By David Cruz
The emails and other correspondence haven’t implicated Gov. Chris Christie, but they confirm that some in the governor’s inner circle certainly knew about the lane closures and the mess they created.
Sept. 12, day three of the lane closures, a Port Authority PR person forwards an email to Bridget Kelly, then still the governor’s deputy chief of staff, and Michael Drewniak, the governor’s press secretary. The email is from The Record’s columnist John Cichowski, asking, among other things, why the lanes were closed and when they would reopen.
“They did not respond right away, so that gave me cart blanche pretty much to spend the time to talk to the travelers, people who were having this problem, the police chief. The mayor then says, ‘Maybe it’s something that I [the mayor] did wrong,’” said Cichowski, whose “Road Warrior” column covers North Jersey traffic issues. “The idea then germinates that maybe there’s something more sinister about this than a simple lane closure for a traffic safety study.”
Although he’s been fuzzy about whether the governor’s people ever even officially asked him for an endorsement, Fort Lee Mayor Mark Sokolich recalls that — after three days of gridlock and no word from the Port Authority — he started to get suspicious about what the lane closures were really about.
“At that point I was almost convinced that it was retribution,” recalled the mayor last week, “but I didn’t view it as a benefit to Fort Lee to enter into that political fray. I didn’t.”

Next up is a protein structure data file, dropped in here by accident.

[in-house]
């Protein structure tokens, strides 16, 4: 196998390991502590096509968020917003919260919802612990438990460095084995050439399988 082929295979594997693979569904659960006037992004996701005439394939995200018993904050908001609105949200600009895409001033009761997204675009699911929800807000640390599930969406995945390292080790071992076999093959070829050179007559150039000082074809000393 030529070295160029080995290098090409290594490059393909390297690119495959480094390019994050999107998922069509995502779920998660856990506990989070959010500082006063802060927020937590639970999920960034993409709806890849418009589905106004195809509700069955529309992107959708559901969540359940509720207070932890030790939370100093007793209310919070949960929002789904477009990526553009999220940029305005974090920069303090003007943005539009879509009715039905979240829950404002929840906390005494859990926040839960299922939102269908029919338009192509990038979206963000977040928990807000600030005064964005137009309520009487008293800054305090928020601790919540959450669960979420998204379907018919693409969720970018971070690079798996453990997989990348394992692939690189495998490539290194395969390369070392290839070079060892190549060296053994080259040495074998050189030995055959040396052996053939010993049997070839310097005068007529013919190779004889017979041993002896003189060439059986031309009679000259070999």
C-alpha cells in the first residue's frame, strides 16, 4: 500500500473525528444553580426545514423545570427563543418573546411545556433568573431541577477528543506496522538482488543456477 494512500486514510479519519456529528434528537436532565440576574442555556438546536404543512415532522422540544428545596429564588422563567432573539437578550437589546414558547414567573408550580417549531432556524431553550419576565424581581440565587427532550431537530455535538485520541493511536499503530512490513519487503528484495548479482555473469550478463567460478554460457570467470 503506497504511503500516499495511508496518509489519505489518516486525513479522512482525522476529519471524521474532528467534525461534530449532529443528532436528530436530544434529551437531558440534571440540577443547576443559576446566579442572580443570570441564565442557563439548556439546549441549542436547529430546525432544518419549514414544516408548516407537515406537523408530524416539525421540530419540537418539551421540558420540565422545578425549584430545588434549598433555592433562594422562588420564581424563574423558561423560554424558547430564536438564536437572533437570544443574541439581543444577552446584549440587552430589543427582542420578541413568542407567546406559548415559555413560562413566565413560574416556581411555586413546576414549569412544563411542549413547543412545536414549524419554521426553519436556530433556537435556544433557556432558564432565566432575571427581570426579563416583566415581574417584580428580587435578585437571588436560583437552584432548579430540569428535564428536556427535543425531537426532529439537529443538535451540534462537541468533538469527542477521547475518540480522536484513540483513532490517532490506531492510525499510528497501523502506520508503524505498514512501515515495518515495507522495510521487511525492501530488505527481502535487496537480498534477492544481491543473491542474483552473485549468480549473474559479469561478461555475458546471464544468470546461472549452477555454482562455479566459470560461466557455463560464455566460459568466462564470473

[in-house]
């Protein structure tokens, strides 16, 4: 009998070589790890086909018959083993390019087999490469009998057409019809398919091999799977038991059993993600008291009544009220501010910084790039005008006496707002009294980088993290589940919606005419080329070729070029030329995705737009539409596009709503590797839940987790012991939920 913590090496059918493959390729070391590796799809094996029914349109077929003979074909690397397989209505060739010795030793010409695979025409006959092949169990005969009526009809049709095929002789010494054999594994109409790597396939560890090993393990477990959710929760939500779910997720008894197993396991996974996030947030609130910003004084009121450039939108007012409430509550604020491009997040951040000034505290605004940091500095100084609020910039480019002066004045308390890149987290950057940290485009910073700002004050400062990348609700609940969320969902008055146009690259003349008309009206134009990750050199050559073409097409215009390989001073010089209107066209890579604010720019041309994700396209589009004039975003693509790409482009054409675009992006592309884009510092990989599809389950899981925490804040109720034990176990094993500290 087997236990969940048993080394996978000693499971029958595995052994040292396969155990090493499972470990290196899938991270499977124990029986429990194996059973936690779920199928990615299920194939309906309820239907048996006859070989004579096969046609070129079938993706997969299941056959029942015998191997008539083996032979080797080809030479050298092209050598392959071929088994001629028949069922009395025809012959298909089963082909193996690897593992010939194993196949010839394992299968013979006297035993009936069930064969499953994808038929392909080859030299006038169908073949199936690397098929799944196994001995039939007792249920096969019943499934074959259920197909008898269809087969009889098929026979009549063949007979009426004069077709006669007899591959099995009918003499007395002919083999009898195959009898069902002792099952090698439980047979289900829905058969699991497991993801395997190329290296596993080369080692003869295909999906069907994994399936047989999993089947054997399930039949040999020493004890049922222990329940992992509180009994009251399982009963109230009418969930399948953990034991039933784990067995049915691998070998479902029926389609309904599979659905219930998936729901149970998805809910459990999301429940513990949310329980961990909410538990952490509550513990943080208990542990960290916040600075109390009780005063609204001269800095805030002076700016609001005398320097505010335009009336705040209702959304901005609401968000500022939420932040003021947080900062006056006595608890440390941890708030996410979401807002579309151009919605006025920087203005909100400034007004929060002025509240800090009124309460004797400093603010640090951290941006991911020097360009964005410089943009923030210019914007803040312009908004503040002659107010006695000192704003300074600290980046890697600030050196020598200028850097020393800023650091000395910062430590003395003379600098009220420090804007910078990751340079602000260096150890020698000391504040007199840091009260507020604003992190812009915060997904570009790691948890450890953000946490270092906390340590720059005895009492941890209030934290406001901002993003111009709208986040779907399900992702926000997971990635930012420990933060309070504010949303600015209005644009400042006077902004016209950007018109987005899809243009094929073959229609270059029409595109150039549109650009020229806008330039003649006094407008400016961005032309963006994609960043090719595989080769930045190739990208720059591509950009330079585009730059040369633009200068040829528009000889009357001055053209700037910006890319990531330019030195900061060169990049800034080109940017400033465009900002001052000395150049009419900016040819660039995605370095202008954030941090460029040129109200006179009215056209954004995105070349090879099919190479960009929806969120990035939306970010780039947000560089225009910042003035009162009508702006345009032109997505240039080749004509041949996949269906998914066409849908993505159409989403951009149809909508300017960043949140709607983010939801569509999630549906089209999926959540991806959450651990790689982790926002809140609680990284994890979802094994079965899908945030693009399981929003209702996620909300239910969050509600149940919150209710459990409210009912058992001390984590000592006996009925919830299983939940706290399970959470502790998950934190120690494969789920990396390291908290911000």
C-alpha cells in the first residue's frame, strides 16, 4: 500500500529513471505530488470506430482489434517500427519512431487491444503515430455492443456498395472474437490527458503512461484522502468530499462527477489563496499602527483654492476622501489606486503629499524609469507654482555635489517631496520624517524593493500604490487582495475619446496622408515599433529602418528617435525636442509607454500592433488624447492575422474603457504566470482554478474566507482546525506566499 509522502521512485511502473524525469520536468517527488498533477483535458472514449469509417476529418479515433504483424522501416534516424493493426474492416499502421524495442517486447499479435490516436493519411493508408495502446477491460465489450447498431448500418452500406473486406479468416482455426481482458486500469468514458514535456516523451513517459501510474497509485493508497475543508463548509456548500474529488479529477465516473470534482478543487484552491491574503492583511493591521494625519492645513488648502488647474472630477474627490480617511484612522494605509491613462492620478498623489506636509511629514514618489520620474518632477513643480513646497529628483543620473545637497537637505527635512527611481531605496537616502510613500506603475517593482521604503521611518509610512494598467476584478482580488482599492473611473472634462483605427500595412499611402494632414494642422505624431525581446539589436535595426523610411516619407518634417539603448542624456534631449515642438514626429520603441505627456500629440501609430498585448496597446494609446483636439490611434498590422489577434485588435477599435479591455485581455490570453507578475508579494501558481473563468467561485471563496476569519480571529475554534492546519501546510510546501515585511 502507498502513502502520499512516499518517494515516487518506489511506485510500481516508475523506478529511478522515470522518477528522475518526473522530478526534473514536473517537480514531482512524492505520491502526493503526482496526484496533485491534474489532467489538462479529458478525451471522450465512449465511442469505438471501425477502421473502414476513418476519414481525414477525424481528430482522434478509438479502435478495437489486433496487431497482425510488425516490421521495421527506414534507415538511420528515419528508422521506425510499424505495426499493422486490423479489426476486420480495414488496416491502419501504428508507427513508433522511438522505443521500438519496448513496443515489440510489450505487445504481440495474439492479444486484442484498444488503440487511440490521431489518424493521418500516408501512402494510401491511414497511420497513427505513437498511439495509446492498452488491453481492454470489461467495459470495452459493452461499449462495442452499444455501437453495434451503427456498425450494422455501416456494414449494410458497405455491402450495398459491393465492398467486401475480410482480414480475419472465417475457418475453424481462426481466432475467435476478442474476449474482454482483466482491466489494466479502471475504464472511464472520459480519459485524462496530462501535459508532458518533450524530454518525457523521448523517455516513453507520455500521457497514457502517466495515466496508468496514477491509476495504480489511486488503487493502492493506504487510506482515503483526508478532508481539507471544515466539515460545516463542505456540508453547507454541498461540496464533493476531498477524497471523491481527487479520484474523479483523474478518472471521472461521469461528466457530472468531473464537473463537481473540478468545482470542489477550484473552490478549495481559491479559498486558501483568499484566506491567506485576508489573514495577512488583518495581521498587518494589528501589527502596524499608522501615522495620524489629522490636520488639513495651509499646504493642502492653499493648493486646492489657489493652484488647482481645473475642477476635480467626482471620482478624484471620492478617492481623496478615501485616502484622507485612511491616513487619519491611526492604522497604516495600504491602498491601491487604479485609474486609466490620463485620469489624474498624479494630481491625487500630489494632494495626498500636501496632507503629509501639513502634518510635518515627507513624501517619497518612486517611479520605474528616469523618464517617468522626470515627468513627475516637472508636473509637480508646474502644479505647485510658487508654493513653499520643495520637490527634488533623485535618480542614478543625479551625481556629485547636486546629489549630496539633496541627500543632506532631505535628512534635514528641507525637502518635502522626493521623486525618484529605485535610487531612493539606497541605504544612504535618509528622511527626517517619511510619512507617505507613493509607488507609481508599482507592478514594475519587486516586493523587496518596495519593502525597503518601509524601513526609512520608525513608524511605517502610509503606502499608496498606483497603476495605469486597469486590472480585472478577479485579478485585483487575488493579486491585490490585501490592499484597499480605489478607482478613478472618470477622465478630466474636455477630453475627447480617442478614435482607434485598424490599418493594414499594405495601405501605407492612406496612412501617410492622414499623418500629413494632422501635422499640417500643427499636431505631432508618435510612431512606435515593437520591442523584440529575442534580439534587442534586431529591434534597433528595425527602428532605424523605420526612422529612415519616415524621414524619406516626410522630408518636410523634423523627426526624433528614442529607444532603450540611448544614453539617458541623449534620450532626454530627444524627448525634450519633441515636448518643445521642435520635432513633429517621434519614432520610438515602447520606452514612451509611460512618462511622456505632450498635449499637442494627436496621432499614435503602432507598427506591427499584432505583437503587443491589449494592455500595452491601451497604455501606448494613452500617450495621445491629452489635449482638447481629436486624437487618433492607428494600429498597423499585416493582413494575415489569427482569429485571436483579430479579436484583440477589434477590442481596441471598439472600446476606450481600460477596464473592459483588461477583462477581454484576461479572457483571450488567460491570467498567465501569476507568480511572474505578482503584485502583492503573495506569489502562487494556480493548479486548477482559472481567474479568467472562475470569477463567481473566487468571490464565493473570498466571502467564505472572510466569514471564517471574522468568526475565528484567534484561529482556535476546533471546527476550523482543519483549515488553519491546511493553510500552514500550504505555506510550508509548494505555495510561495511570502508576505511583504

While Sokolich was getting radio silence, Cichowski was also hitting a stone wall.
“Now you probably know as a journalist that the Port Authority is not the quickest to respond to this criticism,” added Cichowski.
The PA’s reputation for ignoring media inquiries is, in fact, legendary among reporters, and emails show Media Relations Director Steve Coleman stonewalling reporters at every turn.
“I will not respond unless instructed to do so,” he writes to Port Authority executives. He uses the same line repeatedly — at least 30 times.
Drewniak, now actively engaged in the damage control, expresses disdain for a reporter in one of the more profane emails we read.
“F**k him and the [Star-Ledger],” reads the email.
Meanwhile, Gov. Christie insists that while Bridget Kelly, assumed to have given the green light to the lane closures; David Wildstein, who gave the operational “go;” Bill Baroni, the agency’s deputy executive director; and Bill Stepien, the governor’s campaign manager were all exchanging emails about it, he — the governor — knew nothing about the alleged conspiracy.
“Just so we’re really clear, I had no knowledge or involvement in this issue, in its planning or its execution, and I am stunned by the abject stupidity that was displayed here, regardless of what the facts ultimately uncover,” the governor asserted last week.
Even with the thousands of pages of emails already released, there is a lot about this matter that remains hidden under black marker. It is this information and more that two special legislative committees and the U.S. Attorney will seek to uncover, as what started as a two-bit lane closure now threatens to consume a governor and his presidential aspirations.